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Posts Tagged ‘peppers’

by Sarah Steimer

I'm calling this one of our best guides ever. These jams have been incredible and I've spent hardly any time on mine. No pectin, no canning, just a quick jam to store in the fridge for the week. And don't worry about it going bad — it does not last that long.

I’m calling this one of our best guides ever. These jams have been incredible and I’ve spent hardly any time on mine. No pectin, no canning, just a quick jam to store in the fridge for the week.

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by Sarah Steimer

This was, hands down, the best chili I've ever made. The pork pulled apart beautifully and all the flavors blended perfectly. I spent half the meal saying, "This is the best ever," with my mouth full.

This was, hands down, the best chili I’ve ever made. The pork pulled apart beautifully and all the flavors blended perfectly. I spent half the meal saying, “This is the best ever,” with my mouth full.

  • 1 1/2 pounds pork shoulder
  • 4 cloves garlic – roughly chop 2 cloves and mince the other two
  • 2 teaspoons cumin, divided
  • 3 teaspoons red pepper flakes, divided
  • 2 teaspoons chili powder, divided
  • salt and pepper
  • 1/2 tablespoon olive oil
  • 1/2 sweet onion, diced
  • 1 large sweet potato, peeled and cut into small cubes
  • 1 can black beans
  • 1 can fire-roasted crushed tomatoes

Heat a lightly greased pan over medium heat. Brown the piece of pork on each side and remove from the pan.

Place the pork shoulder in a slow cooker, along with the pan dripping, and add enough water to come about halfway up the pork. Add the two chopped cloves of garlic, 1 teaspoon cumin, 1 teaspoon red pepper flakes, 1 teaspoon chili powder, and a pinch of salt and pepper. Cover and cook on high for about 3-4 hours, or until the meal falls apart easily when pierced with a fork.

In the meantime, heat the olive oil in a pan over medium heat. Add the onion and remaining two cloves garlic to the pan and sauté until translucent, only about 3-5 minutes.

When the meat is ready, remove from the slow cooker and let cool long enough to touch. Discard any large pieces of fat. Cut the meat into bite-sized pieces, cutting against the grain rather than pulling apart with forks. This helps to keep the meat more tender.

Drain the liquid from the slow cooker, keeping about 1/2 cup in the pot. Return the pork to the slow cooker, along with the sautéed onions and garlic, squash, black beans, tomatoes, and the rest of the seasonings.

Cook the chili on high for about 1 hour, or until the sweet potato is soft enough to mash with a fork.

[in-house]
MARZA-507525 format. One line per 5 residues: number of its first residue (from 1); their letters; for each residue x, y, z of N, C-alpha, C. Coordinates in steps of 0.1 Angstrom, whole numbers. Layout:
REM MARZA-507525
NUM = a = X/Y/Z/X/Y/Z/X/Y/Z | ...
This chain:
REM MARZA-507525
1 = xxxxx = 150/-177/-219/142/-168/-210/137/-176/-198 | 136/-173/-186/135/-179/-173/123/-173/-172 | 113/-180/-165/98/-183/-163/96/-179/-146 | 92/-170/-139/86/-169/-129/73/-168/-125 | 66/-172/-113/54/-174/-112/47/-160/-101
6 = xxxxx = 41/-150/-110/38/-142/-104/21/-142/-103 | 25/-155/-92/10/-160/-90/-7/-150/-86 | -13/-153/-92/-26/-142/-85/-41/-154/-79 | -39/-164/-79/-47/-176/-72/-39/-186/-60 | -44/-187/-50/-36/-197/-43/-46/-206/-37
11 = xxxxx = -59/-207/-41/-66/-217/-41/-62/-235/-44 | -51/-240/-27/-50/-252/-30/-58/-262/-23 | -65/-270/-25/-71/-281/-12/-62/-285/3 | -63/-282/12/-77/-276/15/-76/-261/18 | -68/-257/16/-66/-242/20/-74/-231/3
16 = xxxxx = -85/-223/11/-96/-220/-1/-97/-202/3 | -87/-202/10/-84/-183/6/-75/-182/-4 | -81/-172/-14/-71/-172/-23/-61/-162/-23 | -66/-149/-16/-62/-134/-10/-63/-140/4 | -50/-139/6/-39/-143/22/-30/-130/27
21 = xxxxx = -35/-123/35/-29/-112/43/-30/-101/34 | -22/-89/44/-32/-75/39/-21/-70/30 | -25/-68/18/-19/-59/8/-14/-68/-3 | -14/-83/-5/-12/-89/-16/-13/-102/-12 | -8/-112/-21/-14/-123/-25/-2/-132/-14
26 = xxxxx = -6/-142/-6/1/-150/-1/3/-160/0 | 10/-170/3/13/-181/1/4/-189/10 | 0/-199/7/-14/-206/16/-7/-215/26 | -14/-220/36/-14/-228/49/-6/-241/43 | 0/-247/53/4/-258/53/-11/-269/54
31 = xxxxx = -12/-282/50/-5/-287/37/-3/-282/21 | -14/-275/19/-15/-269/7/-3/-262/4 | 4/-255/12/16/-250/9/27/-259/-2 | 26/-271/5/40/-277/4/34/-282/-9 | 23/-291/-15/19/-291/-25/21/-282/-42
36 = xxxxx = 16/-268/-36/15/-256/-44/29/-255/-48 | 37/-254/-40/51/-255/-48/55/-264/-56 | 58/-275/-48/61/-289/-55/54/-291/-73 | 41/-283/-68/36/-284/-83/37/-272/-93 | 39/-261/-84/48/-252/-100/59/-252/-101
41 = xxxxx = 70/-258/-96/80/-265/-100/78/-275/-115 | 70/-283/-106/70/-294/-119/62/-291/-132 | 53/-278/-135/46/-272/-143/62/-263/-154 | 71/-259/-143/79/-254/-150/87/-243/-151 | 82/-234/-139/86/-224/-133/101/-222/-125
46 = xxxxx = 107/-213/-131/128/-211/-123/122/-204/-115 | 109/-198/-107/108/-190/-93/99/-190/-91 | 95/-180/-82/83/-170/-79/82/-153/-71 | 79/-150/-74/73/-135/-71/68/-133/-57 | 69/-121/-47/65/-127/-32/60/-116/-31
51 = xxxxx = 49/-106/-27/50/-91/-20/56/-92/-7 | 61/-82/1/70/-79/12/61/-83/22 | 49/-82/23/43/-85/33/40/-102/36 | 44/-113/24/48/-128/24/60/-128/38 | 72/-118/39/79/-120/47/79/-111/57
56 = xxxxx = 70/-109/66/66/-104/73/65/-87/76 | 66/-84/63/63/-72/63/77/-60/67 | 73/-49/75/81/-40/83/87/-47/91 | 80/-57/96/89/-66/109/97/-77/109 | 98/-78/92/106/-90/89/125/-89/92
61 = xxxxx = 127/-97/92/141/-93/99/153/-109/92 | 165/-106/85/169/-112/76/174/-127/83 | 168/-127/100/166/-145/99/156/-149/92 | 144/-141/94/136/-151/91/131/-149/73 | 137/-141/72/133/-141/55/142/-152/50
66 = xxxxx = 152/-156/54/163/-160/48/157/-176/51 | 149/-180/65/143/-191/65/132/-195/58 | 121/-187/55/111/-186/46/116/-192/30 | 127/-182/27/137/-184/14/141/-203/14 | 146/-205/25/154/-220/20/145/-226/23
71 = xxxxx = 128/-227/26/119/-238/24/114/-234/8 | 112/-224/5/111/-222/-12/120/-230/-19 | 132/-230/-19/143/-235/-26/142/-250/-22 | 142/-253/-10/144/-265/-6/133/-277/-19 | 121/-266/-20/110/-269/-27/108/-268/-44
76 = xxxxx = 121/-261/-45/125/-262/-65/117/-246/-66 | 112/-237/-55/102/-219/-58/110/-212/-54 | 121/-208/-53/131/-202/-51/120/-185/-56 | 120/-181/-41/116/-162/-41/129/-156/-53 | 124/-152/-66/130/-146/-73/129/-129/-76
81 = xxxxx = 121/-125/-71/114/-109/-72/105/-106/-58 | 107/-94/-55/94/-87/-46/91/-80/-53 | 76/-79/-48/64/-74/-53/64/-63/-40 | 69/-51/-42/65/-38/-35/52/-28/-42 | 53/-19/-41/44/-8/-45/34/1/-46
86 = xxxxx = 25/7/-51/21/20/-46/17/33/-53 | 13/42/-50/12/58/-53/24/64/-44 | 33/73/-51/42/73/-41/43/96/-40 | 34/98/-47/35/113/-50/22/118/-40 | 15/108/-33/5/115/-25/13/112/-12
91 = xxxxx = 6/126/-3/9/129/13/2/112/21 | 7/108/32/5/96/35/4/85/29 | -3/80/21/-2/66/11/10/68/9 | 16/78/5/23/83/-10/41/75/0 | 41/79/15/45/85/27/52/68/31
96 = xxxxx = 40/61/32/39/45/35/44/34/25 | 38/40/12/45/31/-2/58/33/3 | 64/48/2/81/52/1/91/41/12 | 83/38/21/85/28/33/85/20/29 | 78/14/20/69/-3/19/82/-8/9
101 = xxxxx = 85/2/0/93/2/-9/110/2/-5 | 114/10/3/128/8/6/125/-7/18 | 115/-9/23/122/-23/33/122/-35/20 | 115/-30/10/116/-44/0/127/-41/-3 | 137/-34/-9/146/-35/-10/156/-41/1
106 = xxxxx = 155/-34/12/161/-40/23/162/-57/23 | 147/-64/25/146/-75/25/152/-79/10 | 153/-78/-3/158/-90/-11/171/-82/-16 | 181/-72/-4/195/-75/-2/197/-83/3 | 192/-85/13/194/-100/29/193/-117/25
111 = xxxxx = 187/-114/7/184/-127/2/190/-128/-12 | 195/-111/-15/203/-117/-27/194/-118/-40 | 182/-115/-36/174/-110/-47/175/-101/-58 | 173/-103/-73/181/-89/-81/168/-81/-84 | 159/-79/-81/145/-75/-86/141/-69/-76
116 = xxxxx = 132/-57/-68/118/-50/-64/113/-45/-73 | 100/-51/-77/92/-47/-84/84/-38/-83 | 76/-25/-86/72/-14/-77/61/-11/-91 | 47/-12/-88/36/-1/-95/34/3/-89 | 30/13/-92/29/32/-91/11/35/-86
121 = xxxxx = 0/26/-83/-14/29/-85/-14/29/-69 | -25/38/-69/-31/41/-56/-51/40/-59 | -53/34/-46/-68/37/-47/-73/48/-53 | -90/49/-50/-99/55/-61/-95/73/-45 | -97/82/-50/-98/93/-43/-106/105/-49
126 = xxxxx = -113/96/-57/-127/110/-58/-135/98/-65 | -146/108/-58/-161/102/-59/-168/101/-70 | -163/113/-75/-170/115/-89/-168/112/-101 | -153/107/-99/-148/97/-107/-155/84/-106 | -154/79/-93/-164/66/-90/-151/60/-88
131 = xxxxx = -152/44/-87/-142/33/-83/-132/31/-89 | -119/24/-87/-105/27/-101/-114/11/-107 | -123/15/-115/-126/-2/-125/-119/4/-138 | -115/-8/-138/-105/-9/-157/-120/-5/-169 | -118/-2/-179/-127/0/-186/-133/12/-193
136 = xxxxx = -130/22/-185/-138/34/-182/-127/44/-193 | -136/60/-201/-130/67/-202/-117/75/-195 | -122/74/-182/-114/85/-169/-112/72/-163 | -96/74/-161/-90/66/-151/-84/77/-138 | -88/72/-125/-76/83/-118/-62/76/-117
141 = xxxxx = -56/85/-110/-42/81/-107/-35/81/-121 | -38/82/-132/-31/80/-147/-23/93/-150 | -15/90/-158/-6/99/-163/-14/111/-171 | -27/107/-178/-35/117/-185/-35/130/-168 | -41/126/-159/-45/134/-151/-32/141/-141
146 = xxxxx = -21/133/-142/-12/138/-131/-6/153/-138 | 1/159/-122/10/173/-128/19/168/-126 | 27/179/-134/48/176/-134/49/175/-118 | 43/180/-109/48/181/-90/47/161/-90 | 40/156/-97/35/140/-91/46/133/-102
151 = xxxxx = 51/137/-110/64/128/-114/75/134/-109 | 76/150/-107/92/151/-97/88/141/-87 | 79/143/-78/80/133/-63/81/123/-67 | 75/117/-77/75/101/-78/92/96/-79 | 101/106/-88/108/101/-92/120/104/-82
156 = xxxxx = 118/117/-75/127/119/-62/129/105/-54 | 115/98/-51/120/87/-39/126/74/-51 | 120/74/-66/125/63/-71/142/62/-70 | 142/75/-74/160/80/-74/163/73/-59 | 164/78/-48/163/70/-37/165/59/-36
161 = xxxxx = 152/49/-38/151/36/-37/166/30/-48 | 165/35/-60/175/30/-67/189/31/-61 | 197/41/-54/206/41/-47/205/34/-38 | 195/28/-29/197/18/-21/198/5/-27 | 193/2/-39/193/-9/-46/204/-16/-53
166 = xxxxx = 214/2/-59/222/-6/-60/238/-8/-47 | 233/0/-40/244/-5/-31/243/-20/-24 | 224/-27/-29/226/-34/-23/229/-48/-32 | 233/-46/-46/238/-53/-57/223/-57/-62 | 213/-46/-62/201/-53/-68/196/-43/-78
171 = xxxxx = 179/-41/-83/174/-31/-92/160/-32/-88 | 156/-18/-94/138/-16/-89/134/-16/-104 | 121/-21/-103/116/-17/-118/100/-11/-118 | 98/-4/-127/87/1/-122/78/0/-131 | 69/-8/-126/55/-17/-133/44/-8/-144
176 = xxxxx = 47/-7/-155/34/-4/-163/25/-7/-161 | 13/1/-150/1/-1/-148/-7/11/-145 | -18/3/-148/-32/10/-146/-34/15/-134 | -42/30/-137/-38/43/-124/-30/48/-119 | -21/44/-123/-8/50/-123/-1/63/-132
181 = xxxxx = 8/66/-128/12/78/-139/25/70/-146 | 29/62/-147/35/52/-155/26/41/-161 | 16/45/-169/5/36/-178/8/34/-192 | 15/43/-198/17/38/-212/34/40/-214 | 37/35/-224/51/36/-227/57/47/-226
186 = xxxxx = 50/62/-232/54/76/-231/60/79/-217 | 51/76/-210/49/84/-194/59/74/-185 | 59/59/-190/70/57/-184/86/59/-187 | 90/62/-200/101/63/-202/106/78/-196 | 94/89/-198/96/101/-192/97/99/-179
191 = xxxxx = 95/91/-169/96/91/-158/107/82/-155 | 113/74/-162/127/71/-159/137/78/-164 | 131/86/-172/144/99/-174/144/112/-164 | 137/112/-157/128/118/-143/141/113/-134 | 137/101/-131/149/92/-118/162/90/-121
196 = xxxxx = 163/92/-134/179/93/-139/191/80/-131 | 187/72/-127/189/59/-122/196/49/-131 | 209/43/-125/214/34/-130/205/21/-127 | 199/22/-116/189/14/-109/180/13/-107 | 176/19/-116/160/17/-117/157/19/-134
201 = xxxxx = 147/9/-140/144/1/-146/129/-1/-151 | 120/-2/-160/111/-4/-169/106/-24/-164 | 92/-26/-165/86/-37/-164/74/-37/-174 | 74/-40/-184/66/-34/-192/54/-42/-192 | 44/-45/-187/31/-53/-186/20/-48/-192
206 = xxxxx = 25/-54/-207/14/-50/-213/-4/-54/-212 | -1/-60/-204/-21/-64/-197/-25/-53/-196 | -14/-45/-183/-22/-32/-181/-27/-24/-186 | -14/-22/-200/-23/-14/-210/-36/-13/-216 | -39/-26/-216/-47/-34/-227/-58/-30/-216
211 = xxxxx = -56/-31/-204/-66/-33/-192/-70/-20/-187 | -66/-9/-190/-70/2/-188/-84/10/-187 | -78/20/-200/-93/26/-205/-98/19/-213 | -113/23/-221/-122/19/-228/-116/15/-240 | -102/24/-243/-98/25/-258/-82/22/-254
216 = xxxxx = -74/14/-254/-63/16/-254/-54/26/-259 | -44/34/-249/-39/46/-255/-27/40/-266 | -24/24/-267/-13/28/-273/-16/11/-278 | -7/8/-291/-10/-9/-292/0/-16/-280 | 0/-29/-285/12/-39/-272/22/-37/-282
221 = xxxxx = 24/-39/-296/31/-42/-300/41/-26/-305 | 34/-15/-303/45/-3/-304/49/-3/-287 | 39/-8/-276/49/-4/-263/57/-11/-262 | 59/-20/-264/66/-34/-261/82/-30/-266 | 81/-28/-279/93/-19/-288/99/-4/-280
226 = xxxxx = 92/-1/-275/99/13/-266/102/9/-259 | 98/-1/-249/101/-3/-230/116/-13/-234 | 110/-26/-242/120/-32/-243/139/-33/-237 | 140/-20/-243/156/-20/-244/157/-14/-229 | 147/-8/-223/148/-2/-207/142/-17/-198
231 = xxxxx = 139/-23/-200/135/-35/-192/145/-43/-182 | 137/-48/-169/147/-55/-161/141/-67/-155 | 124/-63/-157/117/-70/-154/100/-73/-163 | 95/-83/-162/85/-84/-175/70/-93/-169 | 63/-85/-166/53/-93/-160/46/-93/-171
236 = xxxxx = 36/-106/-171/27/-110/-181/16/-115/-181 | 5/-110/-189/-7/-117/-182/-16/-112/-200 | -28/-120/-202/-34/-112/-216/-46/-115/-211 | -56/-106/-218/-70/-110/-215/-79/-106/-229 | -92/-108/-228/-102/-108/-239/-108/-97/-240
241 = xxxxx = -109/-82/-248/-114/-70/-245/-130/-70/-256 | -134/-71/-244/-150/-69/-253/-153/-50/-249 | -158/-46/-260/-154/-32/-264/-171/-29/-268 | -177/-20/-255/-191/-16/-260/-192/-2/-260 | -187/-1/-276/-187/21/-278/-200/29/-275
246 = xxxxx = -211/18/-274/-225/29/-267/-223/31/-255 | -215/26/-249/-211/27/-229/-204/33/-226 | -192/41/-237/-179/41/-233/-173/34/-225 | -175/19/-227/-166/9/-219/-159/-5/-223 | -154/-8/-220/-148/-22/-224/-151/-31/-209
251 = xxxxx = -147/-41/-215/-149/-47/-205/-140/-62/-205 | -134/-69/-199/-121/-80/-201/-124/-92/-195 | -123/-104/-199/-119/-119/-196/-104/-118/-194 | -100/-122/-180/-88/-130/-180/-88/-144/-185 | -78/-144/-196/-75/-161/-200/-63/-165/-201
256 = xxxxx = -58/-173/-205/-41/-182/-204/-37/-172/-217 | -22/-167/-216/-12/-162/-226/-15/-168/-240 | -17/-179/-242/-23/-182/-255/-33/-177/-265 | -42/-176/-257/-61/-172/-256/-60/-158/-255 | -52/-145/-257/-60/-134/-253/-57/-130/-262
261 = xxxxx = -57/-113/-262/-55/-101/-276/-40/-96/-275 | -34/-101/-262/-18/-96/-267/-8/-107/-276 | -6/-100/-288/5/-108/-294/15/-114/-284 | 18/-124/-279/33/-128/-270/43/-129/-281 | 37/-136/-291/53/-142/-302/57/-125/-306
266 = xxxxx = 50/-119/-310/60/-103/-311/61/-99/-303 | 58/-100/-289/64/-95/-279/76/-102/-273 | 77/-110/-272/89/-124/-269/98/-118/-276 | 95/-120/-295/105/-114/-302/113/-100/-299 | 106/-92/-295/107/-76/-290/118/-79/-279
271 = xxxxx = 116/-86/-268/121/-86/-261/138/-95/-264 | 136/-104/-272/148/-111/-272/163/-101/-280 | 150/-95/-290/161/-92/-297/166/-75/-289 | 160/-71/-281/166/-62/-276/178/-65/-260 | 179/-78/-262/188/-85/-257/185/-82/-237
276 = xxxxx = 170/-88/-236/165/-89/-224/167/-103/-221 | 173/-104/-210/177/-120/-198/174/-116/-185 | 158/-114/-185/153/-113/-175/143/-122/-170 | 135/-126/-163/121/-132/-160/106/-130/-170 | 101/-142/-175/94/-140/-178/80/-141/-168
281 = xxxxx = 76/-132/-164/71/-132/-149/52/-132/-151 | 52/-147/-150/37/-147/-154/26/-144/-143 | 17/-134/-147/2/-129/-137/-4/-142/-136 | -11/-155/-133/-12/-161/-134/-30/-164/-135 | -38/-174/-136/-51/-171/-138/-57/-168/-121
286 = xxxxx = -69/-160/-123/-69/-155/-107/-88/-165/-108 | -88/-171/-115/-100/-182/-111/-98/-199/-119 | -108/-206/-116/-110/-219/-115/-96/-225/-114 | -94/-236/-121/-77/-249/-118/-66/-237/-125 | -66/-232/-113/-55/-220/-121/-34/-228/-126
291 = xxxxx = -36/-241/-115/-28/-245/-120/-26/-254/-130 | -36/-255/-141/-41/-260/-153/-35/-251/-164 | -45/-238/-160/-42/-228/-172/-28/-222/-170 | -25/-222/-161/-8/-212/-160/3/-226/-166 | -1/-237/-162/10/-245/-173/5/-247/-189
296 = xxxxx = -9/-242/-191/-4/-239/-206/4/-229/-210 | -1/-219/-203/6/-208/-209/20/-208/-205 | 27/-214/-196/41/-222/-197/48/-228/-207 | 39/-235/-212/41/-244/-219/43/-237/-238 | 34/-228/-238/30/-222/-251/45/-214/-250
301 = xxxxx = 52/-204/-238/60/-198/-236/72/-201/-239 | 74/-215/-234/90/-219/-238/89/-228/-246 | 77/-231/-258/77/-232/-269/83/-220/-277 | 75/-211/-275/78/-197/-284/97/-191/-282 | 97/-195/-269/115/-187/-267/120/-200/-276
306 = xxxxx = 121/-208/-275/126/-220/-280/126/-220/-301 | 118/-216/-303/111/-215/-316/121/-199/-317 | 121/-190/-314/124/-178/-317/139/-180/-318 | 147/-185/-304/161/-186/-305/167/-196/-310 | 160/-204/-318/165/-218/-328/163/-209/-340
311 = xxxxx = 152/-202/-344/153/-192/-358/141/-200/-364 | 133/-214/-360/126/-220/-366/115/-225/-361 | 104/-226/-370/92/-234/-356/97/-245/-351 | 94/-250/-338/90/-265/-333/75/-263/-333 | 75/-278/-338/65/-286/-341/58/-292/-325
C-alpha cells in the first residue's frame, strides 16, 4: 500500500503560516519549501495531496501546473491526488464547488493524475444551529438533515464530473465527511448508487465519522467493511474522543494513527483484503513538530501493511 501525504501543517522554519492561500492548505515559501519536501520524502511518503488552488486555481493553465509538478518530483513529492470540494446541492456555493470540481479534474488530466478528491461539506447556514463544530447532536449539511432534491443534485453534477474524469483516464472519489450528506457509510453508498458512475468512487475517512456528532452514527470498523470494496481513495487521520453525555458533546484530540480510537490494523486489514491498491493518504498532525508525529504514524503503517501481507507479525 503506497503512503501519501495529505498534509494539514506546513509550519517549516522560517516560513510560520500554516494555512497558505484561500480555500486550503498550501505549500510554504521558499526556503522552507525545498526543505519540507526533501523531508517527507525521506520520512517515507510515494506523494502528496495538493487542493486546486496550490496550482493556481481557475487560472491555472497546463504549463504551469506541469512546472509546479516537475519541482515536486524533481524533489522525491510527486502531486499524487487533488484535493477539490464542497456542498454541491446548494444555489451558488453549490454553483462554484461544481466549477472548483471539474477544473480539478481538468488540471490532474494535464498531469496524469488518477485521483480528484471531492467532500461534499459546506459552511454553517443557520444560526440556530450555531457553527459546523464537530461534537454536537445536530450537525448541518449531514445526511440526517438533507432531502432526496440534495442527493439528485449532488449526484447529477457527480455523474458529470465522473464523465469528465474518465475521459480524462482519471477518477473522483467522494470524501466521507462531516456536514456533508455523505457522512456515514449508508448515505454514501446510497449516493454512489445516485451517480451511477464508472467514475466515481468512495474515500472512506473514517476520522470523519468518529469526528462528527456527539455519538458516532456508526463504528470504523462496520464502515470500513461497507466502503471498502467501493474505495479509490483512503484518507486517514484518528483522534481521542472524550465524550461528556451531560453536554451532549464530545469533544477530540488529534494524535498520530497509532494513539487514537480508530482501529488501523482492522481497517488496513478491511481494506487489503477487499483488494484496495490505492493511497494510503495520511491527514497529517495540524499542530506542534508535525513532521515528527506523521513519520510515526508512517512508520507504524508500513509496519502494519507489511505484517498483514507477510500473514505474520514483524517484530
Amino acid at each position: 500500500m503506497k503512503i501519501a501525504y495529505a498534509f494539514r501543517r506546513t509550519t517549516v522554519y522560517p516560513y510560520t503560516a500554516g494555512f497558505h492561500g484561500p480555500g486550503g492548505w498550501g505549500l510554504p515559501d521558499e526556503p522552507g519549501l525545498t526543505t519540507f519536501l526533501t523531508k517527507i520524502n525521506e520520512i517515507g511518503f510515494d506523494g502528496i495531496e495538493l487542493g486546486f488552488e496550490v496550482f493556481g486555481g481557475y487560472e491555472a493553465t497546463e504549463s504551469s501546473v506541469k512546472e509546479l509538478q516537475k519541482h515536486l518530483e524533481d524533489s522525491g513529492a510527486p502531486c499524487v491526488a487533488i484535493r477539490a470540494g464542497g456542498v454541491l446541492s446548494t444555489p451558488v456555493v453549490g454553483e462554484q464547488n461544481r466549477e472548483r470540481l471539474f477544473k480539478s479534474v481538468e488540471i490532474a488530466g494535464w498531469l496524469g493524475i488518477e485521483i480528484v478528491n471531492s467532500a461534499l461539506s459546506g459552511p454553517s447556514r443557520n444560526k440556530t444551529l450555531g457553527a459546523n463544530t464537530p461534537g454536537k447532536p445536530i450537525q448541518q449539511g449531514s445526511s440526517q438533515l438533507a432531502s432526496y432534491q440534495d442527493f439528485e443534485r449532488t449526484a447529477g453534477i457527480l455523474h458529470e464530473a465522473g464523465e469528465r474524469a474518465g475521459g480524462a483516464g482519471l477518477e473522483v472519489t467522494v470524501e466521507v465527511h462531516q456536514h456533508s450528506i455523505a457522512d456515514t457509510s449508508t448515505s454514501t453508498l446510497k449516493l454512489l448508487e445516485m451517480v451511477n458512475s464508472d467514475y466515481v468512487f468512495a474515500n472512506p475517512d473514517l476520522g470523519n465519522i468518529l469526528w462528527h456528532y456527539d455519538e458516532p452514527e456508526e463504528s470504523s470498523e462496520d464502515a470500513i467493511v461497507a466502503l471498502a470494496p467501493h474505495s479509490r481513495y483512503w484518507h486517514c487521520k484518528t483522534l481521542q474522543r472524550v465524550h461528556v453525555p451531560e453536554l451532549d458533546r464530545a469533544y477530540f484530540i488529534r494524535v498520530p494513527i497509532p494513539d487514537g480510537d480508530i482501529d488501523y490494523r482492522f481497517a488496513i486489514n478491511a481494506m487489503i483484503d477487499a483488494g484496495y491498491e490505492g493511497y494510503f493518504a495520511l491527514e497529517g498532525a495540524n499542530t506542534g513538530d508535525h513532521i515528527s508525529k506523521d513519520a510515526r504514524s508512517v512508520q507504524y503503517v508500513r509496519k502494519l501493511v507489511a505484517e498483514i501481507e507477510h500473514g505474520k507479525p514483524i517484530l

Serve immediately topped with tortilla chips or cheese.

Makes about four servings.

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by Sarah Steimer

This meal was the first time I pulled the slow cooker out this season — I missed it so.

  • 2 15-ounce cans pinto beans
  • 3 cups water
  • 1/2 medium chopped onion
  • 1 tablespoon ground cumin
  • 1 garlic clove, minced
  • 3/4 cup salsa
  • salt and pepper
  • hot sauce, to your liking
  • 6 Swiss chard leaves, rinsed and chopped
  • 3-4 flour tortillas
  •  toppings (we went with a pepper jack cheese and chopped banana and bell pepper — other options could include tomatoes, shredded carrots, guacamole or sour cream)

Place beans, water, onion, cumin and garlic in a slow cooker. Cook on high until the beans are very soft (2-3 hours). Drain and return the solids (mostly beans and onions) to the slow cooker, saving about 1/4 cup of the water.

Add the salsa, hot sauce (if using), Swiss chard, and additional salt and pepper. Mix up so the chard is not merely hanging out on top. Continue to cook on high until the Chard is completely wilted and the beans are nearly falling apart, about 30-45 minutes. If the mixture seems dry, add the saved water. Adjust seasonings if necessary.

Serve the bean and chard mixture, still hot, in the flour tortillas with the chosen toppings. Also works well just scooped up with tortilla chips (which is how I ate it, reheated, the next day).

Makes 3-4 burritos.

Recipe adapted from: Kalyn’s Kitchen

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by Caitlin Saniga

These make great warm-weather appetizers. Or you can be like me, and load 20 onto a plate for dinner.

  • 2 teaspoons olive oil
  • 1 small yellow onion, chopped finely
  • 1/2 teaspoon salt
  • 1 cup uncooked rice
  • 20 mini bell peppers, sliced down the middle and deseeded
  • about 1 cup arugula
  • 1 can black beans, drained and rinsed
  • 30-40 cherry tomatoes, quartered
  • Salsa for dipping (optional)

Heat the olive oil in a medium pan over medium heat. Add the onions, and cook about 4 minutes, or until they become golden and translucent. Stir in the uncooked rice, and cook for 2 more minutes, or until the rice turns golden.

Transfer the rice and onions to a pot, and cook the rice according to package directions.

In the meantime, arrange an oven rack about 6 inches from the broiler, and set the broiler to low heat. Place the peppers cut side up on a baking sheet, working in batches if necessary. Load the baking sheet onto the oven rack, and let cook for about 4 minutes, or until the peppers’ edges brown. (Keep an eye on them, you don’t want them to cook too long and become soggy.)